The boat people find few friends, but an Italian Catholic priest and, incongruously enough, committed Maoist, Father Kam (Anthony Wong) becomes a staunch defender, living with the boat people and providing education for the children as well as ministering to his flock. Yau and Kam work together to advance the cause of the boat people while Sow assists Yau and Tung follows Sow whilst also becoming close to Kam and influenced by his peculiar ideology. Kam, often to be found strumming his guitar and singing the Internationale, becomes a figurehead for the movement, even committing to a hunger strike in an attempt to get the authorities’ attention.

Structuring her tale in a non-linear fashion, Hui weaves the complex narrative of political descent in ‘70s Hong Kong, splitting her focus between the single issue activism of Yau and Kam and the wider leftist movement as recounted in the street theatre of Ng Chun Yin. Ng, a longterm leftist activist, was the founder of the Trotskyist Revolutionary Marxist League who later went to China to deliver a true Marxist, democratic revolution but ended up betraying his cause and being kicked out of his own movement. Such obviously left-wing agitation was, perhaps, difficult in the early 70s when news of the cultural revolution had discredited Chinese communism, especially as many residents of Hong Kong had arrived as refugees from the oppressive regime, but there are those who continue to believe in and fight for the values that they believe should be present North of the border.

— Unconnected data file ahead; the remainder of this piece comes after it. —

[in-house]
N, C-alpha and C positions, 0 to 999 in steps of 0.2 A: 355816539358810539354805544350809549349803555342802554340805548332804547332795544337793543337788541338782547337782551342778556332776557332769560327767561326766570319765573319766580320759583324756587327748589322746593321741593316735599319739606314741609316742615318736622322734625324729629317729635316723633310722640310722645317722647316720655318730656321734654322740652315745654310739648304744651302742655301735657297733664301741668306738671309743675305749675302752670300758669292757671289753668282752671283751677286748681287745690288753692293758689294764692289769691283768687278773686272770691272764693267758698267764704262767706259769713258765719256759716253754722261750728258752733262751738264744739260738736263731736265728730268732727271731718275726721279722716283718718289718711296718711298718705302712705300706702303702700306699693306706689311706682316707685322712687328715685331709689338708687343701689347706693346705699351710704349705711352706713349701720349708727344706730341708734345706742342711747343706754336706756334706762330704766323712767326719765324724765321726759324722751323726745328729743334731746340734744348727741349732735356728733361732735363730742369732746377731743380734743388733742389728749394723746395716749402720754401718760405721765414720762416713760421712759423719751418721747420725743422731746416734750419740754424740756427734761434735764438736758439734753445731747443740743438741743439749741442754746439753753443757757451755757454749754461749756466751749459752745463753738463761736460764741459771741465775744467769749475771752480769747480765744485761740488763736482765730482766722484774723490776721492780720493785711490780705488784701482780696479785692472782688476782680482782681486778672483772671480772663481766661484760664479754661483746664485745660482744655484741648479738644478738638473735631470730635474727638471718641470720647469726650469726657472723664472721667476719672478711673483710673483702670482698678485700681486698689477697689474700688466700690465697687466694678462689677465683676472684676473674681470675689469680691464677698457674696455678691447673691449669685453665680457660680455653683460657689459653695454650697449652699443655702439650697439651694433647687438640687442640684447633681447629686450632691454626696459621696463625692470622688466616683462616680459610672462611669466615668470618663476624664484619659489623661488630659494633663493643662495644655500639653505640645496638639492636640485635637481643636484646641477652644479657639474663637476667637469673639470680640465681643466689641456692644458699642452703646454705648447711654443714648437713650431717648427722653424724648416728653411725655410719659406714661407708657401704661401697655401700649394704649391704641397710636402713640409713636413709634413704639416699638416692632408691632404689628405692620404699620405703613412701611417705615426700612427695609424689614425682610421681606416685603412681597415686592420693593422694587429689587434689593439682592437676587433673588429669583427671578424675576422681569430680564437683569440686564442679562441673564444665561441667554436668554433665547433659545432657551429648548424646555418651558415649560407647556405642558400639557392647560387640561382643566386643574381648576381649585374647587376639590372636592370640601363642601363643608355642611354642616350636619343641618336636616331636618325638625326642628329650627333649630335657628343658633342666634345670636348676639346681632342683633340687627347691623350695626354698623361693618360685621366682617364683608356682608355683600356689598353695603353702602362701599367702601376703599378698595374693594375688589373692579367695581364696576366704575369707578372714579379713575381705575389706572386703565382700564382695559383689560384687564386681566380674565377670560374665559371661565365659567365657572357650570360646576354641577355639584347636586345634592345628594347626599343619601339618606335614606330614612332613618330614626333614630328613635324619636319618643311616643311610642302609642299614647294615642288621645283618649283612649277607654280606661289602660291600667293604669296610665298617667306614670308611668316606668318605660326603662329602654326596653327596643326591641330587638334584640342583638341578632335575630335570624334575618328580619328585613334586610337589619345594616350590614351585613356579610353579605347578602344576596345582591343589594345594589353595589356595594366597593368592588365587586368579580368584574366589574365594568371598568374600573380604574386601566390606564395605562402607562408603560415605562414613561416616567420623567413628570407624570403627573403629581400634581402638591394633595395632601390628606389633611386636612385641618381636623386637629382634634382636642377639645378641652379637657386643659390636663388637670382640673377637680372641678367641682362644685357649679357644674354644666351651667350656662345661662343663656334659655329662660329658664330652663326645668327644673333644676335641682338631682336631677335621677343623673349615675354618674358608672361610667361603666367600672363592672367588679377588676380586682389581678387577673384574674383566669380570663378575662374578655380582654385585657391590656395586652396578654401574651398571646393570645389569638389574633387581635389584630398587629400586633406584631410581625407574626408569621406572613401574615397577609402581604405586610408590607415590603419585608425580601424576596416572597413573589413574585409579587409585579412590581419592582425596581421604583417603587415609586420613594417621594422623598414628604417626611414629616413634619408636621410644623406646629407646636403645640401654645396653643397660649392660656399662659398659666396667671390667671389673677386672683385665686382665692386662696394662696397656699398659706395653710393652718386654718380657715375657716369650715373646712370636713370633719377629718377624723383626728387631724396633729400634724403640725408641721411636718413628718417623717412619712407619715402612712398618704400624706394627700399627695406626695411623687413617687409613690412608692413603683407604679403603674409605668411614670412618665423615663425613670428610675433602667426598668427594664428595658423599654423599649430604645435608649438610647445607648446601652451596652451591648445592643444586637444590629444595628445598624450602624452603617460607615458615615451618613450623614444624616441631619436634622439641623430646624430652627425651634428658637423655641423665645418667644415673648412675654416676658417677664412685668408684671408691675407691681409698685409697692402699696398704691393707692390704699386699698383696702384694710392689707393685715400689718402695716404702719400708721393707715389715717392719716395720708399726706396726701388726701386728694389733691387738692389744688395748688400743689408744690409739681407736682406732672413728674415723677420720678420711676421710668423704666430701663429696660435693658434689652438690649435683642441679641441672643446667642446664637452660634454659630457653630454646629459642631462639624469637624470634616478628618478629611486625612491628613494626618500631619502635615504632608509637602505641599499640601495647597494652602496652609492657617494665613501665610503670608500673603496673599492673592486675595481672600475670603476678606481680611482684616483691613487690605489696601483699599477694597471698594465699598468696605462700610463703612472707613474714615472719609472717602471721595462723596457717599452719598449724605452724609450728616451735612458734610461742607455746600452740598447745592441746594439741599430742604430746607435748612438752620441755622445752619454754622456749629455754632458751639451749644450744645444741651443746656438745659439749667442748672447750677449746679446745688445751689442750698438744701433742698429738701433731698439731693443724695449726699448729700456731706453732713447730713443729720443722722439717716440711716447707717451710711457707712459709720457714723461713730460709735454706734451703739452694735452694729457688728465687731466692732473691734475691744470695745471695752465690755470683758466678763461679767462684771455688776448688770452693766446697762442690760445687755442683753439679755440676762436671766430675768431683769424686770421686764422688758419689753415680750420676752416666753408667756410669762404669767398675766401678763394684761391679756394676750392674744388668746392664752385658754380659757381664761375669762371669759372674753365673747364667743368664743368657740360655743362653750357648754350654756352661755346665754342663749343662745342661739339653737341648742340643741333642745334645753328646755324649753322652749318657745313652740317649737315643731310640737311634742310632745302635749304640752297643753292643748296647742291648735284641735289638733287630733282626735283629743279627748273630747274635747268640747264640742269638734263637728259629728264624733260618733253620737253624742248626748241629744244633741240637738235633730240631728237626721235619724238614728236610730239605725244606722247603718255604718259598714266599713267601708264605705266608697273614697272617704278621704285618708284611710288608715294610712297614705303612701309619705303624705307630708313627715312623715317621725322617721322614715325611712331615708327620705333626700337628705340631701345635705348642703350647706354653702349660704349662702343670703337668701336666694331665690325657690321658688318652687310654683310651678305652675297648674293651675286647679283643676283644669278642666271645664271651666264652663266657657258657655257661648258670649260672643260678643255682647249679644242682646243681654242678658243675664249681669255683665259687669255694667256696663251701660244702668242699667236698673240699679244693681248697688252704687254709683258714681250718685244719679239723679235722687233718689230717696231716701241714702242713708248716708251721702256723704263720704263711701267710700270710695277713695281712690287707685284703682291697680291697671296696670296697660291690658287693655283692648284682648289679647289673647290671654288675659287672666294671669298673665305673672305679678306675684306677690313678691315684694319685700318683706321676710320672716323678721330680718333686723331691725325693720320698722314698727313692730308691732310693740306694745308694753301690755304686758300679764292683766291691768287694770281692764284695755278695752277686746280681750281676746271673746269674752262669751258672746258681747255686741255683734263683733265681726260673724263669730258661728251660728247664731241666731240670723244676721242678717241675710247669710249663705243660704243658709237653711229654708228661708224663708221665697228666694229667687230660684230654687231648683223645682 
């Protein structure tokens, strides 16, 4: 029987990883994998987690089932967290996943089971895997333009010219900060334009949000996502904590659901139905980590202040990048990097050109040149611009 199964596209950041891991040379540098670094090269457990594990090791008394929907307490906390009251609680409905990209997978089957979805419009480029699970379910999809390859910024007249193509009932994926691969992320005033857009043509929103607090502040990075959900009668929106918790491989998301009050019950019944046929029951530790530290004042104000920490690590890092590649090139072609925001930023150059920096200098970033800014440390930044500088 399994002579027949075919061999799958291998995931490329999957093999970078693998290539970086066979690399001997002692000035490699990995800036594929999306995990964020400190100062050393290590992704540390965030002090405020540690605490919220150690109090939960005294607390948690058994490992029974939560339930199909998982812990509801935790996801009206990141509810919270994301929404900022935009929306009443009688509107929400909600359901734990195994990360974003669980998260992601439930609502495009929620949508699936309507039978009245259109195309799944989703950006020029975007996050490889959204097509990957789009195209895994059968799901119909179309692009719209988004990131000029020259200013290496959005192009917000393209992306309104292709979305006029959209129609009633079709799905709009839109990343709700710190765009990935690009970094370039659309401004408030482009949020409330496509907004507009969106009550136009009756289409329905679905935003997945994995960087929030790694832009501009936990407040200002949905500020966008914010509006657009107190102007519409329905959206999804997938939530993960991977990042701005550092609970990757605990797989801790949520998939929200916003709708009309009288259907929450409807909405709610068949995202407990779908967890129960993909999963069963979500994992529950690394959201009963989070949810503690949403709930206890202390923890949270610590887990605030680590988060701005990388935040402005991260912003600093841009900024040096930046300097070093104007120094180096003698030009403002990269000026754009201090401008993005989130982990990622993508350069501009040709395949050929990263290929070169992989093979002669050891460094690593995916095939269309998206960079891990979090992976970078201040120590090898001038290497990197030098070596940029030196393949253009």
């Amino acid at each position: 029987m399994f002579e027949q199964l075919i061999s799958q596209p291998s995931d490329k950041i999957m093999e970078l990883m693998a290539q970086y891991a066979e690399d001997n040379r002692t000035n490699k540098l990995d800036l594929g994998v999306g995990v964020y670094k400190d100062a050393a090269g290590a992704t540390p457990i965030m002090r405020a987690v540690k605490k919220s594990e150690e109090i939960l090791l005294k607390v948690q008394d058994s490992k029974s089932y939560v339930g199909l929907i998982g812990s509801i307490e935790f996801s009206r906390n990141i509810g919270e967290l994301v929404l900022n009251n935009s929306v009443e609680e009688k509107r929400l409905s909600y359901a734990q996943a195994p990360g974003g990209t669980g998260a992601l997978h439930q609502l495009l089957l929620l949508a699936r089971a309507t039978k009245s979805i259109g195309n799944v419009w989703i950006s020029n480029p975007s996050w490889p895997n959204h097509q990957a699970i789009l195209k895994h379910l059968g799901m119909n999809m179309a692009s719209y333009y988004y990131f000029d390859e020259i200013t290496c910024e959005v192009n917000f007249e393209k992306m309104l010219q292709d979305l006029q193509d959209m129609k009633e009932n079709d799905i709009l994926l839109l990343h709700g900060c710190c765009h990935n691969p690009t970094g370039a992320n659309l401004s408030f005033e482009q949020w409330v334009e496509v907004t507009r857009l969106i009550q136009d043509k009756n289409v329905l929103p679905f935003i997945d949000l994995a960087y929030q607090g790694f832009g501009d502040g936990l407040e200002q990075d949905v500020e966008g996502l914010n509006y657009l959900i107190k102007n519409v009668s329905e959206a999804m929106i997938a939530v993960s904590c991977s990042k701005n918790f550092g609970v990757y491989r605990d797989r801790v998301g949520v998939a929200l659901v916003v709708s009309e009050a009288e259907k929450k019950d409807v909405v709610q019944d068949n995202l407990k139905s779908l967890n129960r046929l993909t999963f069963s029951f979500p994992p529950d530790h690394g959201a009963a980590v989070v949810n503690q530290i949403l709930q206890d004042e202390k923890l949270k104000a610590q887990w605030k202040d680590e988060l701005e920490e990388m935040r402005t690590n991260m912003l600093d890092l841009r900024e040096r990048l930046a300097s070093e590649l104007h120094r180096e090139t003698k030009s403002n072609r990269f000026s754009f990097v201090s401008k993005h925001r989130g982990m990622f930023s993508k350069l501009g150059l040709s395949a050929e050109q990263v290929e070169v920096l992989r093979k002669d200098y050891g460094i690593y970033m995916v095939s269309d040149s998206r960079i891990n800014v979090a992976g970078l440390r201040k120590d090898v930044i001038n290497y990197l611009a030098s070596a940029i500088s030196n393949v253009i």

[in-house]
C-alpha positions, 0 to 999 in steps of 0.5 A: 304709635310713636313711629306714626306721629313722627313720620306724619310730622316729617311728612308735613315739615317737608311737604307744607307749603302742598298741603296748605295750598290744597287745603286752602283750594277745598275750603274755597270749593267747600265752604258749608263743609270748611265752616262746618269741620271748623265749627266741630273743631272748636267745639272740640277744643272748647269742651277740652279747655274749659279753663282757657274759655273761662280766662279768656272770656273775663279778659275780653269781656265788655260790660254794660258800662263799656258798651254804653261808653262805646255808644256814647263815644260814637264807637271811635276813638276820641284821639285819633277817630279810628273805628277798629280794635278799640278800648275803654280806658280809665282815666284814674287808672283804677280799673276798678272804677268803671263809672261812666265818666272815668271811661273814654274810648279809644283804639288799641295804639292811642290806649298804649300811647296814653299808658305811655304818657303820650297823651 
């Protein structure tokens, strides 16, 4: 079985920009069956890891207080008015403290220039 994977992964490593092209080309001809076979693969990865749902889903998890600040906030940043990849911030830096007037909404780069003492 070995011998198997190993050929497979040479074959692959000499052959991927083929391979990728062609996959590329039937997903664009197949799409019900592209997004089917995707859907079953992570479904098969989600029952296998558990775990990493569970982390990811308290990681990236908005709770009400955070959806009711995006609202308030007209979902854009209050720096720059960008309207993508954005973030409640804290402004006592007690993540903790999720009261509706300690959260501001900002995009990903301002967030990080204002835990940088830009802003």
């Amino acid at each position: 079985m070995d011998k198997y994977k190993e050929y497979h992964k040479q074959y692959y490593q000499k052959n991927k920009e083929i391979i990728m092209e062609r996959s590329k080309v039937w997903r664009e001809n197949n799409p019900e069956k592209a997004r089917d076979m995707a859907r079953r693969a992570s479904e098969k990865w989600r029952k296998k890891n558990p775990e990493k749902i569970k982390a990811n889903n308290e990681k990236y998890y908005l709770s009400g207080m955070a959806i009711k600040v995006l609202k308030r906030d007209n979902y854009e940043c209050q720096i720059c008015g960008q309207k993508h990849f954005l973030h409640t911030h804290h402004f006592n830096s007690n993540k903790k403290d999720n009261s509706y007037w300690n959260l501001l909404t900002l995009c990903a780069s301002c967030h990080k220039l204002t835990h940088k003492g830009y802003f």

Sadly these hopes are crushed by the Tiananmen Square incident in 1989 after which it was impossible to argue for the moral superiority of the Chinese state over the colonial government. The bursting of a political bubble runs in parallel with the sad love story of Sow and Tung who find themselves at odds with each other, never quite in the same temporal space. Hui signals the closing coda with another title card, this time reading “to not forget”, as Sow and Tung are forced to acknowledge their painful pasts as they look forward to an uncertain future. Forgetting and not forgetting become the central themes as the boat people plead for recognition, while there seems to be an active choice in play to decide to forget these “ordinary heroes” and the various sacrifices they made in the name of social justice as Hong Kong begins to look forward to its own uncertain future as one master is swapped for another and the silent majority sit idly by, opting for the consumerist revolution over the human one. Ng, in his opening statement, talks about heroes with unfulfilled missions. Tung and Sow find themselves at a new dawn with their illusions shattered, filled with thousands of words and nothing at all to say.